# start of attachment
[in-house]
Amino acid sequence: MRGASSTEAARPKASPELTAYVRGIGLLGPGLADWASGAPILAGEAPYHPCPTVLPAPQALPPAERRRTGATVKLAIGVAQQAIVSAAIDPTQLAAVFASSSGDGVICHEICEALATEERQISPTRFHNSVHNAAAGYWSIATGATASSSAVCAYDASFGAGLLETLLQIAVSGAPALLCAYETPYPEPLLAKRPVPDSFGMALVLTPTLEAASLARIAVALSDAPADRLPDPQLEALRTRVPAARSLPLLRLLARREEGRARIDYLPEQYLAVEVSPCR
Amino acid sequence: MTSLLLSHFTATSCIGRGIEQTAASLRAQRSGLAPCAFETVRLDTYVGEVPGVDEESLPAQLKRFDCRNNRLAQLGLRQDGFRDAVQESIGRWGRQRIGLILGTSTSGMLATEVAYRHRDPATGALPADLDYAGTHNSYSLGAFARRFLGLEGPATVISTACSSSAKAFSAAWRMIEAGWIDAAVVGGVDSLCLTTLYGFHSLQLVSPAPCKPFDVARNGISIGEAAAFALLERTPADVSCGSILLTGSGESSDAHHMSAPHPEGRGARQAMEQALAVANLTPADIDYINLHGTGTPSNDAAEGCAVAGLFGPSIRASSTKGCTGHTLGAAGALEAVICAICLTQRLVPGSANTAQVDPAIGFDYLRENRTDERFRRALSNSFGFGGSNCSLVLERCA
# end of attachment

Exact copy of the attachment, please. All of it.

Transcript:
[in-house]
Amino acid sequence: MRGASSTEAARPKASPELTAYVRGIGLLGPGLADWASGAPILAGEAPYHPCPTVLPAPQALPPAERRRTGATVKLAIGVAQQAIVSAAIDPTQLAAVFASSSGDGVICHEICEALATEERQISPTRFHNSVHNAAAGYWSIATGATASSSAVCAYDASFGAGLLETLLQIAVSGAPALLCAYETPYPEPLLAKRPVPDSFGMALVLTPTLEAASLARIAVALSDAPADRLPDPQLEALRTRVPAARSLPLLRLLARREEGRARIDYLPEQYLAVEVSPCR
Amino acid sequence: MTSLLLSHFTATSCIGRGIEQTAASLRAQRSGLAPCAFETVRLDTYVGEVPGVDEESLPAQLKRFDCRNNRLAQLGLRQDGFRDAVQESIGRWGRQRIGLILGTSTSGMLATEVAYRHRDPATGALPADLDYAGTHNSYSLGAFARRFLGLEGPATVISTACSSSAKAFSAAWRMIEAGWIDAAVVGGVDSLCLTTLYGFHSLQLVSPAPCKPFDVARNGISIGEAAAFALLERTPADVSCGSILLTGSGESSDAHHMSAPHPEGRGARQAMEQALAVANLTPADIDYINLHGTGTPSNDAAEGCAVAGLFGPSIRASSTKGCTGHTLGAAGALEAVICAICLTQRLVPGSANTAQVDPAIGFDYLRENRTDERFRRALSNSFGFGGSNCSLVLERCA